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Israel is increasingly drawn into the uncertain consequences of the Syrian civil war. For many, the beleaguered Bashar al-Assad is better than the jihadist alternative. An unnamed Israeli intelligence officer quoted in The Times of London, which was subsequently denied by the Israel Defence Force spokesperson, aptly sums up the general Israeli preference: “Better the devil we know than the demons we can only imagine if Syria falls into chaos and the extremist from across the Arab world gain a foothold there.”
This was in contrast to some of the hasty Israeli remarks in the dying days of the Hosni Mubarak regime in Egypt when it faced millions of protesters in Tahrir Square. Despite the long list of Israeli complaints, Anwar Sadat’s successor kept the core principles of the Camp David Accords and maintained the Cold Peace. For Israel, the Islamists who were in the forefront of anti-Israeli rhetoric were dangerous. Israeli sympathies not only compromised the beleaguered leader but also exhibited its misreading of the unfolding events in Egypt. Israel got it wrong on Egypt.
Partly because of this and partly because of the differing interests, Israel chose to remain on the margins ever since popular protests began in Syria in 2011. For once, Syria is not Egypt and Bashar al-Assad is not Mubarak. Of course, the Hafiz-Bashar the father-son duo, kept the Syrian-Israeli border quiet since 1973. Not a shot was fired and no one infiltrated into Israel-occupied Golan Heights as Syria had proxies to threaten its southern neighbour. For over three decades Hezbollah did that job and kept Israel busy. This eventually forced Israel to unilaterally pullout of Lebanon 18 years after its invasion. Moreover, since the Madrid conference of 1991, Damascus functioned as the headquarters of the Hamas leadership-in-exile. So, Assad is not Mubarak to be missed by Israel.
Yet, Israel and its usually sabre-rattling leaders were extremely cautious towards the ongoing violence in Syria to the point of being indifferent. Even the growing involvement of Iran—Israel’s obsession in recent years—has not changed this general posture. The devil-we-know attitude sums this approach.
There were three notable exceptions when Israel intervened, in a manner it is best known for: surgical strikes. On 31 January and again twice in early May, there were pointed attacks on specific military targets inside Syria. Though Israel never formally admitted its involvement, its signatures are clear and visible. The targets were either convoy of arms or storage depots of weapons supposed to be meant for Lebanese militant Islamic group: Hezbollah.
These strikes indicate certain pattern and picture. Supplying of sophisticated weapons to Hezbollah remains Israel’s redline vis-à-vis Syria. So long as the conflict is confined to Syria, Israel could afford to maintain its indifference to the point of being apathetic. Democratization or regime-change is not part of its discourse vis-à-vis Syria. In its view either democracy is not possible or is not conducive for its interests.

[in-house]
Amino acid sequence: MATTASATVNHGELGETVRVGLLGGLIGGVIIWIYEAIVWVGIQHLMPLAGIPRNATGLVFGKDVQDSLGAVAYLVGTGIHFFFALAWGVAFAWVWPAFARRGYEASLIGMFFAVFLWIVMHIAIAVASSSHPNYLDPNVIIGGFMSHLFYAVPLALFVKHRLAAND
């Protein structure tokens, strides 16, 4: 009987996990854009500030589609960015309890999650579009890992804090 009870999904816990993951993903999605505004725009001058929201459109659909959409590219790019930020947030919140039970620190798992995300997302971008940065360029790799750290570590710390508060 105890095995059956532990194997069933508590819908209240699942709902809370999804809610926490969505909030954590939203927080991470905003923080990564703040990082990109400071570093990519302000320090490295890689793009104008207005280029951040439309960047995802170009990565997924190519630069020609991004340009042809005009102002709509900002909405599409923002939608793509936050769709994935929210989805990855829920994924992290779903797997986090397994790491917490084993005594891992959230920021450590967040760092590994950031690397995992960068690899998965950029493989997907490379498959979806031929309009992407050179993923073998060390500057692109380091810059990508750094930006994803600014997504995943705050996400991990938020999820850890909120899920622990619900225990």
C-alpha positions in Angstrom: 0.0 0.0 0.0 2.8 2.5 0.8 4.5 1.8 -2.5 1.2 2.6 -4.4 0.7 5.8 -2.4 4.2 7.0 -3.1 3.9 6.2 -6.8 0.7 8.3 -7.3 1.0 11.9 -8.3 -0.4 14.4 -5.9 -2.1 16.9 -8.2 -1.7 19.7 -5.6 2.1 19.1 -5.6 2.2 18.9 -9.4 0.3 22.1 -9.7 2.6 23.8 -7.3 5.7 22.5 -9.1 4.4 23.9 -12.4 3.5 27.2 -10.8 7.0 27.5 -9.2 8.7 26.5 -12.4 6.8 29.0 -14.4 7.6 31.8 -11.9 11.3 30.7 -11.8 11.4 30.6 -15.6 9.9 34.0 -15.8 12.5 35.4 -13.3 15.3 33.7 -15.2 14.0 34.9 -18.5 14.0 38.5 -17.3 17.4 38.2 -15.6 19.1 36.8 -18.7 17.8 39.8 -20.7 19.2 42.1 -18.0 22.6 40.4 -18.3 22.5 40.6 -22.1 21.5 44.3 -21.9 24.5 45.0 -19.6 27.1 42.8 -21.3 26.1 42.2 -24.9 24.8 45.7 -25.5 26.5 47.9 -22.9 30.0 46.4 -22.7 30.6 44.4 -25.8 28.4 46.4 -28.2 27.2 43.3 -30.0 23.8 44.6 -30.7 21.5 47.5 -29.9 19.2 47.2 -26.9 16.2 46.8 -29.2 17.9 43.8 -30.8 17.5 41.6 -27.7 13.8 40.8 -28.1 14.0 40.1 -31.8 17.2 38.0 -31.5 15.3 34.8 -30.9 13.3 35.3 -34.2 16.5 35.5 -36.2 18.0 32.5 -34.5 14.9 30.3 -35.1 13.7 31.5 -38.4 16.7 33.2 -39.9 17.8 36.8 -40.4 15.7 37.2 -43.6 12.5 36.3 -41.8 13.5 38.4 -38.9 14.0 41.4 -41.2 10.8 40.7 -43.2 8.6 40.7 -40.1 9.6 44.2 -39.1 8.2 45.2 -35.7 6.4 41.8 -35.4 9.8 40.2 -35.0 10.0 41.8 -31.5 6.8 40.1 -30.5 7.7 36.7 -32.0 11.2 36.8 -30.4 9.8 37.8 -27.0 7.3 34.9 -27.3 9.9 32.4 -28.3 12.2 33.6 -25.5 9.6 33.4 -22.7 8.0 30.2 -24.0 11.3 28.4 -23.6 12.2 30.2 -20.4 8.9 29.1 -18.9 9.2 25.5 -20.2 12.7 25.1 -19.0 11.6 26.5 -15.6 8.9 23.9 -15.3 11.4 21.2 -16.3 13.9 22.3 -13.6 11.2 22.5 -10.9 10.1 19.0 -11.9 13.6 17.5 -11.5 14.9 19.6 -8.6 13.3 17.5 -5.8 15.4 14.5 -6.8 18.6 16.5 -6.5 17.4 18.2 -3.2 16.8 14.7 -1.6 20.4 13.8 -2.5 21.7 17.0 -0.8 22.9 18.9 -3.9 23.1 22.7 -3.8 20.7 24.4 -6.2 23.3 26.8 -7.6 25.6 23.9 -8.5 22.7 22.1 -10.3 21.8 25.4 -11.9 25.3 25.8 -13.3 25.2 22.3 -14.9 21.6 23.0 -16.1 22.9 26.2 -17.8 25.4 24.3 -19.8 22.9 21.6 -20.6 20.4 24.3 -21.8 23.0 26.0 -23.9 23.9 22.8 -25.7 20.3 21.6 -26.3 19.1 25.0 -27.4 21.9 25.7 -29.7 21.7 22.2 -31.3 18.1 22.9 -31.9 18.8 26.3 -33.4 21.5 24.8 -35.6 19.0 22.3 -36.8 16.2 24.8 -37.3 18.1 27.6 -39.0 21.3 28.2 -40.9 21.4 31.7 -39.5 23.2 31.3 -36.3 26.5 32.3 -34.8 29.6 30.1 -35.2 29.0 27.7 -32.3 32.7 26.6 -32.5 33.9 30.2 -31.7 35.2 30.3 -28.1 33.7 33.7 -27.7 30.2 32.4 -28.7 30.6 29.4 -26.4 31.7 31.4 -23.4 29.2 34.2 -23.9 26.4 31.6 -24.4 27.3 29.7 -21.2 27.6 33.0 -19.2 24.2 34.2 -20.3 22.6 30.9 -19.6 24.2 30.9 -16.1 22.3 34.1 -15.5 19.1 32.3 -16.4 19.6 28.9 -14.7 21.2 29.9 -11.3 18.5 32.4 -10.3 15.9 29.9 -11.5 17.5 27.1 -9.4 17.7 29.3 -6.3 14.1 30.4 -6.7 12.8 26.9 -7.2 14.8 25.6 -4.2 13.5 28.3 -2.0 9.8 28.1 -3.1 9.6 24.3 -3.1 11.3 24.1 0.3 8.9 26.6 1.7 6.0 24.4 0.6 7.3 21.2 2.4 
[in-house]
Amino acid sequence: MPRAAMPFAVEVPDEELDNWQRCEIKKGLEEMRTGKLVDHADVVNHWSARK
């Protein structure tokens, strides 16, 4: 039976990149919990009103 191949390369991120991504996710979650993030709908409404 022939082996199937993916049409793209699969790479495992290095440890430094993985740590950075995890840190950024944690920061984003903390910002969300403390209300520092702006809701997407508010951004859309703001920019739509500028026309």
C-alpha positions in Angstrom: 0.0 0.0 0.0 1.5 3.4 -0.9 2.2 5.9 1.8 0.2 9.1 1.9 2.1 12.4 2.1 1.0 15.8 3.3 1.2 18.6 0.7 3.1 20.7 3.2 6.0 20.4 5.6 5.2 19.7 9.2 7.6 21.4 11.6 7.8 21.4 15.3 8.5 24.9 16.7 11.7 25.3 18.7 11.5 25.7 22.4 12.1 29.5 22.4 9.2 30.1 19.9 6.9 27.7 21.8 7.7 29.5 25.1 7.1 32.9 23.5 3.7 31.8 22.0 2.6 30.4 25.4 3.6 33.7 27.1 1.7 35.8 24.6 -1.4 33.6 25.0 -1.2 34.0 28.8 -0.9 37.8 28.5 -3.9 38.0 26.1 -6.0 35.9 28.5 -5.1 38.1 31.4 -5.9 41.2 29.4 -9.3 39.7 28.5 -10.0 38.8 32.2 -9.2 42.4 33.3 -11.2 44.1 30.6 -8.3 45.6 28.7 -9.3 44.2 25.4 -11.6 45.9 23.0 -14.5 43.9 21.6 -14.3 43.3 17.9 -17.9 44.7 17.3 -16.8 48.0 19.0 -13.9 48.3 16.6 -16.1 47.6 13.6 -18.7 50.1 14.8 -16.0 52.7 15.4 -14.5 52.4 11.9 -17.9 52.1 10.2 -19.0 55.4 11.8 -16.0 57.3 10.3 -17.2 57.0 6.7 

Furthermore, the brutality with which the Assad regime has been dealing with popular protests reinforced its traditional complaint against the authoritarian and dictatorial nature of its neighbourhood. No matter who is to be blamed, over 80,000 deaths and 1.4 million refugees are not trivial and the Assad regime cannot wash away its responsibilities. Ultimately the buck stops with the ruler, more so in a dictatorial state like Syria. Thus, as some Israeli analysts are fond of saying, the Middle East is a tough neighbourhood to live and Assad is the latest proof!
The task of bringing about a popular change in Syria, ironically, is spearheaded by two non-democratic monarchies along the Persian Gulf: Qatar and Saudi Arabia. The latter forcefully prevented democratic yarning in the neighbouring Bahrain but has emerged as the key player in seeking a regime change in Syria. Riyadh’s antagonism can largely be attributed to Bashar al-Assad undermining of Saudi-sponsored peace plan for the Arab-Israeli conflict and its interests in Lebanon.
For Israel, thus, alternative to Assad is an Islamist-led government with unpredictable consequences. Going by the examples of Afghanistan and Iraq where external involvement only brought havoc and chaos, things would not be any different in Syria if Assad were to be forcibly removed by Saudi-Qatari-funded opposition. Thus, Western support for an anti-Syrian opposition has a few takers in Israel. For the West, especially the US, Syria is a foreign policy interest; for Israel it is an immediate neighbour with little space for misadventures.
At the same time, Israel has sought to establish certain redlines vis-à-vis Syria. While not prepared to intervene in the civil war, it was not prepared to accept Hezbollah to benefit from the Syrian civil war. At one level, the internal violence has left Assad with little friends in the region. His refusal for a meaningful dialogue has alienated a number of countries and even the Palestinians who were the staunchest supporters have abandoned him. For years, Hamas functioned from Damascus and its leader Khalid Masha’al lived there following his expulsion from Jordan in 2001. Not be caught between the two sides, Hamas and its leaders quietly moved to safer places. The recent conciliation between Hamas and the Hashemite Kingdom was partly due to growing internal opposition to King Abdullah but it was also a sign of alienation of Hamas from the Assad regime.
Not long ago, Turkish Prime Minister Recep Tayyip Erdogan was eloquent about zero-problems with the neighbours. He was trying to overcome Turkey’s problems with its Arab neighbours by adopting a belligerent position against the Israeli treatment of the Palestinians. He did manage to dampen the bilateral relations with Israel and bring it to its nadir in 2011 when he recalled the Turkish ambassador from Tel Aviv and expelled Israeli ambassador from Ankara. This deteriorating relation with Israel, however, did not dramatically improve Turkey’s fortunes with its neighbours. On the contrary, it has exposed the naiveté of the AKP elite: relations cannot be improved unilaterally and devoid of geopolitical rationale.
The onset of the Arab Spring brought home the flip side of Turkey’s Middle East policy and before long Syria became a major security concern for Erdogan. The flow of refugees, currently estimated at 300,000, was accompanied by tension and violence along the Turkish-Syrian border. Two blasts in Turkish border towns in May, for example, had killed over 100 persons. Like its western allies, Turkey lacks an effective strategy against Syria, especially in containing the negative fallout of the Syrian civil war.